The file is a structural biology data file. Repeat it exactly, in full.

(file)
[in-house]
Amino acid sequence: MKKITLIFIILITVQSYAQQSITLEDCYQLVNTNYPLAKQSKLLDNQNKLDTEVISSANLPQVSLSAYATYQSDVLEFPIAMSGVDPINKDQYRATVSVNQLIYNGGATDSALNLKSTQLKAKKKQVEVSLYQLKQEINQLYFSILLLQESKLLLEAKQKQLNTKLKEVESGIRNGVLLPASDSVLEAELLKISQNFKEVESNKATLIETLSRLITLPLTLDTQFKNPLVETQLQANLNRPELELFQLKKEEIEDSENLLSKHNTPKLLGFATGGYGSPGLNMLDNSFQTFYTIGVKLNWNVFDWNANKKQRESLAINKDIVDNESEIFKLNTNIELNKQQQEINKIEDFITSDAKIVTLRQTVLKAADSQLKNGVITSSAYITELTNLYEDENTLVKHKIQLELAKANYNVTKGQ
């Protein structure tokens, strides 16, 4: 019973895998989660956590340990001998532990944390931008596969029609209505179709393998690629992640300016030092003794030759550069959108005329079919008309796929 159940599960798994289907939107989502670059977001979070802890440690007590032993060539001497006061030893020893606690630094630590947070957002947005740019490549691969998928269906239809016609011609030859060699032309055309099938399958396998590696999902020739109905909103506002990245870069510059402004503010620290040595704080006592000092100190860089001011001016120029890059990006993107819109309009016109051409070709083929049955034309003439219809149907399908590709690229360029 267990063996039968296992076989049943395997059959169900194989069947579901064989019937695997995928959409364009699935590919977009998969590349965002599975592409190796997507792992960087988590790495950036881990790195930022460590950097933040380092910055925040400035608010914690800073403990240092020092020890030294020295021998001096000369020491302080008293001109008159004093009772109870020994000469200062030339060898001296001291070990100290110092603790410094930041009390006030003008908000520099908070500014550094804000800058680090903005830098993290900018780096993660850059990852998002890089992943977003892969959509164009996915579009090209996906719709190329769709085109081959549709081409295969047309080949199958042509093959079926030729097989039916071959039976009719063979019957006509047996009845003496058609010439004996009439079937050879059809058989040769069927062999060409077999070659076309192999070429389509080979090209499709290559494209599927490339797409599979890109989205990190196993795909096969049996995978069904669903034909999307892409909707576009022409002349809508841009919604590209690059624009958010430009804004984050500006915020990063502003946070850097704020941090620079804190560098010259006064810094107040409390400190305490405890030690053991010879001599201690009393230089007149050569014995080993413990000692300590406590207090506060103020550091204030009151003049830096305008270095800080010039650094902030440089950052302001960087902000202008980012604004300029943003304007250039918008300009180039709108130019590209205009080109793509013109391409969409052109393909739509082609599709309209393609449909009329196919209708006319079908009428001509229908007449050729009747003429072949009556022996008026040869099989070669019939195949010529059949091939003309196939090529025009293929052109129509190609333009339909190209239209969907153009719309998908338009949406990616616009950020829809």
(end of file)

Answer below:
[in-house]
Amino acid sequence: MKKITLIFIILITVQSYAQQSITLEDCYQLVNTNYPLAKQSKLLDNQNKLDTEVISSANLPQVSLSAYATYQSDVLEFPIAMSGVDPINKDQYRATVSVNQLIYNGGATDSALNLKSTQLKAKKKQVEVSLYQLKQEINQLYFSILLLQESKLLLEAKQKQLNTKLKEVESGIRNGVLLPASDSVLEAELLKISQNFKEVESNKATLIETLSRLITLPLTLDTQFKNPLVETQLQANLNRPELELFQLKKEEIEDSENLLSKHNTPKLLGFATGGYGSPGLNMLDNSFQTFYTIGVKLNWNVFDWNANKKQRESLAINKDIVDNESEIFKLNTNIELNKQQQEINKIEDFITSDAKIVTLRQTVLKAADSQLKNGVITSSAYITELTNLYEDENTLVKHKIQLELAKANYNVTKGQ
């Protein structure tokens, strides 16, 4: 019973895998989660956590340990001998532990944390931008596969029609209505179709393998690629992640300016030092003794030759550069959108005329079919008309796929 159940599960798994289907939107989502670059977001979070802890440690007590032993060539001497006061030893020893606690630094630590947070957002947005740019490549691969998928269906239809016609011609030859060699032309055309099938399958396998590696999902020739109905909103506002990245870069510059402004503010620290040595704080006592000092100190860089001011001016120029890059990006993107819109309009016109051409070709083929049955034309003439219809149907399908590709690229360029 267990063996039968296992076989049943395997059959169900194989069947579901064989019937695997995928959409364009699935590919977009998969590349965002599975592409190796997507792992960087988590790495950036881990790195930022460590950097933040380092910055925040400035608010914690800073403990240092020092020890030294020295021998001096000369020491302080008293001109008159004093009772109870020994000469200062030339060898001296001291070990100290110092603790410094930041009390006030003008908000520099908070500014550094804000800058680090903005830098993290900018780096993660850059990852998002890089992943977003892969959509164009996915579009090209996906719709190329769709085109081959549709081409295969047309080949199958042509093959079926030729097989039916071959039976009719063979019957006509047996009845003496058609010439004996009439079937050879059809058989040769069927062999060409077999070659076309192999070429389509080979090209499709290559494209599927490339797409599979890109989205990190196993795909096969049996995978069904669903034909999307892409909707576009022409002349809508841009919604590209690059624009958010430009804004984050500006915020990063502003946070850097704020941090620079804190560098010259006064810094107040409390400190305490405890030690053991010879001599201690009393230089007149050569014995080993413990000692300590406590207090506060103020550091204030009151003049830096305008270095800080010039650094902030440089950052302001960087902000202008980012604004300029943003304007250039918008300009180039709108130019590209205009080109793509013109391409969409052109393909739509082609599709309209393609449909009329196919209708006319079908009428001509229908007449050729009747003429072949009556022996008026040869099989070669019939195949010529059949091939003309196939090529025009293929052109129509190609333009339909190209239209969907153009719309998908338009949406990616616009950020829809």